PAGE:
Implications of climate change for bird conservation in the southwestern U.SAuthor(s): Megan M. Friggens; Deborah M. Finch
Source: PLoS ONE. 10(12): e0144089.
Publication Series: Scientific Journal (JRNL)
Station: Rocky Mountain Research Station
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Future expected changes in climate and human activity threaten many riparian habitats, particularly in the southwestern U.S. Using Maximum Entropy (MaxEnt3.3.3) modeling, we characterized habitat relationships and generated spatial predictions of habitat suitability for the Lucy’s warbler (Oreothlypis luciae), the Southwestern willow flycatcher (Empidonax traillii extimus) and the Western yellow-billed cuckoo (Coccyzus americanus). Our goal was to provide site- and species-specific information that can be used by managers to identify areas for habitat conservation and/or restoration along the Rio Grande in New Mexico. We created models of suitable habitat for each species based on collection and survey samples and climate, biophysical, and vegetation data. We projected habitat suitability under future climates by applying these models to conditions generated from three climate models for 2030, 2060 and 2090. By comparing current and future distributions, we identified how habitats are likely to change as a result of changing climate and the consequences of those changes for these bird species. We also examined whether land ownership of high value sites shifts under changing climate conditions. Habitat suitability models performed well. Biophysical characteristics were more important that climate conditions for predicting habitat suitability with distance to water being the single most important predictor. Climate, though less important, was still influential and led to declines of suitable habitat of more than 60% by 2090. For all species, suitable habitat tended to shrink over time within the study area leaving a few core areas of high importance. Overall, climate changes will increase habitat fragmentation and reduce breeding habitat patch size. The best strategy for conserving bird species within the Rio Grande will include measures to maintain and restore critical habitat refugia. This study provides an example of a presence-only habitat model that can be used to inform the management of species at intermediate scales.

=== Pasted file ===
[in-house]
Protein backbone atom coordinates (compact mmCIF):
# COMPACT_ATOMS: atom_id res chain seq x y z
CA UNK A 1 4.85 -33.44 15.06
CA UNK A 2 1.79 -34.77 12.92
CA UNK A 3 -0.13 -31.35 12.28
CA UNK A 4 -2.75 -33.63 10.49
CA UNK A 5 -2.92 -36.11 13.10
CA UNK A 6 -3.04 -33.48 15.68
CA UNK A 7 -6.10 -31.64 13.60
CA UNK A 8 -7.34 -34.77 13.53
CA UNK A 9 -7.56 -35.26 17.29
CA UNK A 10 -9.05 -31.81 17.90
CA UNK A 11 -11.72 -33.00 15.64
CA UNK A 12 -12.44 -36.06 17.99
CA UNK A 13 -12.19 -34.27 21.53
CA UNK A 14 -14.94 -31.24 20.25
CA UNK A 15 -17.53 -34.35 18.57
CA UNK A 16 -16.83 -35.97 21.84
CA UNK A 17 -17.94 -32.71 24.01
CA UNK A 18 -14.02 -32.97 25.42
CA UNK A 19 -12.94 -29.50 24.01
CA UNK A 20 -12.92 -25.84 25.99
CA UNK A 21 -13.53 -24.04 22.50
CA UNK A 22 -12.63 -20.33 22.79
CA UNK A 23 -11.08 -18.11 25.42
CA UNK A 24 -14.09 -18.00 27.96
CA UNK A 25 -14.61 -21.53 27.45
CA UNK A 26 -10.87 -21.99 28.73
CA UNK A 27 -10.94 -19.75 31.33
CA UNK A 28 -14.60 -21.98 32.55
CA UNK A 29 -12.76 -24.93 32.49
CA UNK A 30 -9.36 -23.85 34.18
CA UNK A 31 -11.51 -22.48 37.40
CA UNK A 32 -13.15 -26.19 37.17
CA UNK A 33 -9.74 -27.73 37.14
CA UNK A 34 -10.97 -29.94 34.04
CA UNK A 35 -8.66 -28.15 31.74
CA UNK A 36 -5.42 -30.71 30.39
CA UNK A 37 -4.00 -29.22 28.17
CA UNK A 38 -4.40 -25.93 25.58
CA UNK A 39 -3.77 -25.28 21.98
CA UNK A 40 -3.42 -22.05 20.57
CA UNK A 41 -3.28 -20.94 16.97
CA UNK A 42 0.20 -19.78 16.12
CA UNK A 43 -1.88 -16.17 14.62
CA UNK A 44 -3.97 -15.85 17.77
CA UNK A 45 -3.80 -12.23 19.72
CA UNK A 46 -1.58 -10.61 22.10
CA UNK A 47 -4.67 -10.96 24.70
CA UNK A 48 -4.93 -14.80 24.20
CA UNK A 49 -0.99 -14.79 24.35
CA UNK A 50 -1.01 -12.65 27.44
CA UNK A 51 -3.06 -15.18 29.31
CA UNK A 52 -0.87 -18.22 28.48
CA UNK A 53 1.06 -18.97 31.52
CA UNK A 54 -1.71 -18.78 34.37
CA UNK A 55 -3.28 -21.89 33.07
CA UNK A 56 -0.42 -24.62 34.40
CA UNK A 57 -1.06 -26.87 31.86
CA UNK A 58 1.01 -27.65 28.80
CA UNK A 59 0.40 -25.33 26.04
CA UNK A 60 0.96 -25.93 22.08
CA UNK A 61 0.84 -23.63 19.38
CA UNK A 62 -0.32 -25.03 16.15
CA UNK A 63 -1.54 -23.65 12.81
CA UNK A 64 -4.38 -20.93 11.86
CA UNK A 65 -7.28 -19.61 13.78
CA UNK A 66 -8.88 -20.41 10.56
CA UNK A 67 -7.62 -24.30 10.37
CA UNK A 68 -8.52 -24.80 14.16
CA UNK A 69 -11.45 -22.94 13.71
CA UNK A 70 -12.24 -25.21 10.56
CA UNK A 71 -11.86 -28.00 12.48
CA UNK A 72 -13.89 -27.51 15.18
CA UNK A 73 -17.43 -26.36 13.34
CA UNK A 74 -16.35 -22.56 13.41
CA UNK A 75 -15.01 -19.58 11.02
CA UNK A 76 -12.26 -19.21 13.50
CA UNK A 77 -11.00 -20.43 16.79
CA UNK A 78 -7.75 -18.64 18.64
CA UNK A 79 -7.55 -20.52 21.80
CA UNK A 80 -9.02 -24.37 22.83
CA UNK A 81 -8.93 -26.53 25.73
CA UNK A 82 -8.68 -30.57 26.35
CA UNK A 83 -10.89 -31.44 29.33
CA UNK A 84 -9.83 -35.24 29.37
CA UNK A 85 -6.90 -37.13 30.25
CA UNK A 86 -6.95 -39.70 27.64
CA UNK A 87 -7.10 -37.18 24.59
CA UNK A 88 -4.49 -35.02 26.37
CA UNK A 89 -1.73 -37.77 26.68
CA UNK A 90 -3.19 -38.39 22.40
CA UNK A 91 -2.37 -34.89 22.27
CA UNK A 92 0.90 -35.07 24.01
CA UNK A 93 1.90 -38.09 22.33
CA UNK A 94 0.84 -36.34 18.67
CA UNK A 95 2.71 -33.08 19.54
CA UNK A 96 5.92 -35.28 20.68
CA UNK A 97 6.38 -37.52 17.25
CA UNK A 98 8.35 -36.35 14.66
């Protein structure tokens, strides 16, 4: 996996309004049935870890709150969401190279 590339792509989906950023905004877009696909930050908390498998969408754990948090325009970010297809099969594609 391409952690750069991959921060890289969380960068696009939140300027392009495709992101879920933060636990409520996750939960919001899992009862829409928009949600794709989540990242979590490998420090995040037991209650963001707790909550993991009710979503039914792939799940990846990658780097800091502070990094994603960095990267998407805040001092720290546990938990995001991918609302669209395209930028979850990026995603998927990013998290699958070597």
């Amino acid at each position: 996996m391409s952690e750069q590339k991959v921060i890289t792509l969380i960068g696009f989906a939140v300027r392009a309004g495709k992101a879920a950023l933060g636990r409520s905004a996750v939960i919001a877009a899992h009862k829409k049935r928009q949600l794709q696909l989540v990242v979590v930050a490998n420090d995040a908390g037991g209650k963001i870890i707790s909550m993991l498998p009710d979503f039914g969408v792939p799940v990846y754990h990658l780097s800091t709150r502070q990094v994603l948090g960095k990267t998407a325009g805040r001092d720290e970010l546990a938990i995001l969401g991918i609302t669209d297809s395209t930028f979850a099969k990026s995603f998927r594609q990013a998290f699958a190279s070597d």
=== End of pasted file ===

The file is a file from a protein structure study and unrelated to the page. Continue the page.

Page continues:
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CitationFriggens, Megan M.; Finch, Deborah M. 2015. Implications of climate change for bird conservation in the southwestern U.S. under three alternative futures. PLoS ONE. 10(12): e0144089.
Keywordsclimate change, bird conservation, Maximum Entropy, MaxEnt3.3.3, Lucy’s warbler, Oreothlypis luciae, Southwestern willow flycatcher, Empidonax traillii extimus, Western yellow-billed cuckoo, Coccyzus americanus
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